Posted by John R. Rymer on January 24, 2012
Open Web developers tend to use a variation of the façade pattern for their applications but refine the pattern to focus on standard web formats and protocols and services delivered via the Web — so we refer to it as the open Web façade. Developers draw on three bodies of de jure and de facto standards to implement the open Web façade pattern:
- Client standards. Application clients based on a body of emerging standards collectively labeled HTML5.
- Service plane standards. A service plane that exposes interfaces using the REST pattern and resource-oriented architecture principles. These services are often called RESTful web services.
- Virtual infrastructure standards. A highly virtualized server tier (often a public cloud service) that is easy to deploy initial solutions to but that is also able to scale up or down on demand to meet surges in capacity.
HTML5 will end the halcyon days of Adobe Flash and Microsoft Silverlight. HTML5 may not yet be as capable as Flash or Silverlight for digital rights management or adaptive video streaming, and there may not yet be what-you-see-is-what-you-get (WYSIWYG) tools that allow designers to build advanced effects. It doesn’t matter. HTML5 and an attendant set of APIs and standards are advancing quickly enough to drive the next evolution of cross-platform rich Internet applications.
The public face of the service plane is a set of RESTful APIs representing the information and services that your organization chooses to expose. APIs are nothing new, but RESTful APIs embrace a particular design approach to programming interfaces that will lead your organization to a broader, resource-oriented architecture and management platform. Creating a set of well-structured REST/JSON APIs is just the beginning. As REST takes over as the dominant form of communication between systems of record and systems of engagement, application development and delivery pros will have to create an architecture and platform to support those APIs.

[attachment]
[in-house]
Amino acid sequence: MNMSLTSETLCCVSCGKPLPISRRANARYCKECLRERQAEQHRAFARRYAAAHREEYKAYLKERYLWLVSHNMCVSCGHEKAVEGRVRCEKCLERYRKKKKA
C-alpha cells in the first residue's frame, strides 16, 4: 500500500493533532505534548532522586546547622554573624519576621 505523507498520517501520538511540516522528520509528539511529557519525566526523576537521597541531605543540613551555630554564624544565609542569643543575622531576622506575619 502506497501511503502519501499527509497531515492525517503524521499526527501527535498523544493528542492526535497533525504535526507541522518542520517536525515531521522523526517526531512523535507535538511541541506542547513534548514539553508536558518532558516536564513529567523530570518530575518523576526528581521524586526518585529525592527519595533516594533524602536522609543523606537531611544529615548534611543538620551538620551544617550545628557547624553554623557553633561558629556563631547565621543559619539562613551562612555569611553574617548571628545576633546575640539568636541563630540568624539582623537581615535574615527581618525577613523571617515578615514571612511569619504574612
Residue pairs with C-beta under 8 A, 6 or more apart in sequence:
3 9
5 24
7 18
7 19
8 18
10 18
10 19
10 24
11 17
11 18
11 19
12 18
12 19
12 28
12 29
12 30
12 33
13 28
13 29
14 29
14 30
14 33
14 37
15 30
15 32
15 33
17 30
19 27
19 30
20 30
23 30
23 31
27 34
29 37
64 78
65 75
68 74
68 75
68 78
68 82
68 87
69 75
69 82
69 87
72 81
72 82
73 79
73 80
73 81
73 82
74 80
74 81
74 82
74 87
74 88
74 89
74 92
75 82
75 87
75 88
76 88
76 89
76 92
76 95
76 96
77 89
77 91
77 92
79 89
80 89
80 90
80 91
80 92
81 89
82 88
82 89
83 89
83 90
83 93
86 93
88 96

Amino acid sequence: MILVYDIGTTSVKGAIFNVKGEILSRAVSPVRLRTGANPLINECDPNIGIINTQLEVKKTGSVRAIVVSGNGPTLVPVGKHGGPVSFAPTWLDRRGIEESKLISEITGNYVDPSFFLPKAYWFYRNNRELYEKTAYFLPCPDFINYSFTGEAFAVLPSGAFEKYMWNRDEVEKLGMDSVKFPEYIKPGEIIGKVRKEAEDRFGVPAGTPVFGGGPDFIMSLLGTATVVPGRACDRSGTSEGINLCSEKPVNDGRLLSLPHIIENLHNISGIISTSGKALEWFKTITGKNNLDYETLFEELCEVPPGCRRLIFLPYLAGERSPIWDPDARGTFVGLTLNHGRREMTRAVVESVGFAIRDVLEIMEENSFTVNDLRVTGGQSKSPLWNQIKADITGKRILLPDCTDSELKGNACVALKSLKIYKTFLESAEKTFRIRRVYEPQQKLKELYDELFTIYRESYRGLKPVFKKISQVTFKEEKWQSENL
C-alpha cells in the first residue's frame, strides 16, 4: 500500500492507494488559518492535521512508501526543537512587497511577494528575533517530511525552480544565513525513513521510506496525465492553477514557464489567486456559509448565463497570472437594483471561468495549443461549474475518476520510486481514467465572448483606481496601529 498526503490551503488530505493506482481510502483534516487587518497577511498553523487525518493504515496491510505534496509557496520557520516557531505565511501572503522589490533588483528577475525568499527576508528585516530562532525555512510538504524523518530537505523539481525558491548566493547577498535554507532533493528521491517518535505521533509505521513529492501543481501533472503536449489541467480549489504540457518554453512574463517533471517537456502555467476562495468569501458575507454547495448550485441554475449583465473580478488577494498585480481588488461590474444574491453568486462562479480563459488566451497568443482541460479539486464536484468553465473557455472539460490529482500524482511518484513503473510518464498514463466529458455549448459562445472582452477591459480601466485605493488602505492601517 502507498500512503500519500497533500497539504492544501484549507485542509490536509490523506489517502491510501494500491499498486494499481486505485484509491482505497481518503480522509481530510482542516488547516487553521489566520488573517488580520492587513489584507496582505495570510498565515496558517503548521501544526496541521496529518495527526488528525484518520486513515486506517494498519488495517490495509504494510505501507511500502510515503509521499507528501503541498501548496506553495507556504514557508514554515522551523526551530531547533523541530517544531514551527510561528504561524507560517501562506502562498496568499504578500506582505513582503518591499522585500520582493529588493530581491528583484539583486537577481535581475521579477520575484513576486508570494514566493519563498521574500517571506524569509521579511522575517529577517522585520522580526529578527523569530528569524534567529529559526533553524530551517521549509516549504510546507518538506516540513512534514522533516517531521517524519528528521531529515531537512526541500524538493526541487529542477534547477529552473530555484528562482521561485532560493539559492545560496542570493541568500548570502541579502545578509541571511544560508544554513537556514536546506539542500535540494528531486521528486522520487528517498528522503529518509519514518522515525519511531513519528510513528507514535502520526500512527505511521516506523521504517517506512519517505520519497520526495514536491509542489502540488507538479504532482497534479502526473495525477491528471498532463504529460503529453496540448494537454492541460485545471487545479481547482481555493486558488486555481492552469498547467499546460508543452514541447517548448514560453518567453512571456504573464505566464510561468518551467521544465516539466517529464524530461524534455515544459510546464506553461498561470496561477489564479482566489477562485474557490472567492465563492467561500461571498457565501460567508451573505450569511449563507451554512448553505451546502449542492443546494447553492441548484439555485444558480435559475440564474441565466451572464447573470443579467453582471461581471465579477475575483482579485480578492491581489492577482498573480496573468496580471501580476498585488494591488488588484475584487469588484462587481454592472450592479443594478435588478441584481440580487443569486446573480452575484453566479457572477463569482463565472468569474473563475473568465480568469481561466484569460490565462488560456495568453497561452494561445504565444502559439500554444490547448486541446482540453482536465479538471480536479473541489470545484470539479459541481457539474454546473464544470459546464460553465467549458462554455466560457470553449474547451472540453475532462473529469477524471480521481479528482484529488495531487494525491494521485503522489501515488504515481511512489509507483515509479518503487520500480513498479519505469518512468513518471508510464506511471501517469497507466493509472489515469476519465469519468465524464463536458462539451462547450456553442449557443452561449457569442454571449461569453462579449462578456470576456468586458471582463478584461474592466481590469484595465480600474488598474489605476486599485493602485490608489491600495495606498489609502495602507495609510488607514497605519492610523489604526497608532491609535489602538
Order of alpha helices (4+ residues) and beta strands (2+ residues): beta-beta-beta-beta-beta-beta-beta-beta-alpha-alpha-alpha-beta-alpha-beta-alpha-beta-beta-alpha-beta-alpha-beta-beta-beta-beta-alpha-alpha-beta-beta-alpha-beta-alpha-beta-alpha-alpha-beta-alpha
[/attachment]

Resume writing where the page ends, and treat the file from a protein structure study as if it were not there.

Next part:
Cloud computing is so much a part of the open Web movement that it barely rated a mention in our conversations with developers. Cloud platforms play a profound role in the open Web because they level the playing field for open Web developers and provide so many useful services for open Web applications.
The open Web isn’t some “geek-a-demic” tech-fest — it wasn’t born of developers, by developers, and for developers. It is a technology wave spawned by the need to more fully engage and delight an increasingly demanding customer base. Welcome to your new Web platform; we advise actively engaging in the open Web technologies now.
Jeffrey S. Hammond and I conducted this research. Forrester clients can read both of our reports at these links: http://www.forrester.com/rb/Research/here_comes_open_web_%26%238212%3B_embrace_it/q/id/58579/t/2and http://www.forrester.com/rb/Research/embracing_open_web_web_technologies_you_need/q/id/61294/t/2.
Search Forrester's Blogs
Free Mobile Mind Shift Webinar Series
Learn how to win your customers' mobile moments in this three-part series »
The Future Of Business Is Digital
Start your company’s digital transformation »
- Anjali Yakkundi (23)
- Boris Evelson (134)
- Claire Schooley (2)
- Clay Richardson (1)
- Diego Lo Giudice (14)
- Gene Cao (1)
- George Lawrie (17)
- Holger Kisker (38)
- James Staten (7)
- Jeffrey Hammond (26)
- John R. Rymer (45)
- Jost Hoppermann (32)
- Kate Leggett (111)
- Kurt Bittner (3)
- Kyle McNabb (12)
- Manish Bahl (2)
- Margo Visitacion (9)
- Mark Grannan (7)
- Martha Bennett (10)
- Michael Barnes (21)
- Michael Facemire (13)
- Mike Gualtieri (113)
- Noel Yuhanna (10)
- Paul Hamerman (2)
- Phil Murphy (22)
- Randy Heffner (15)
- Stephen Powers (20)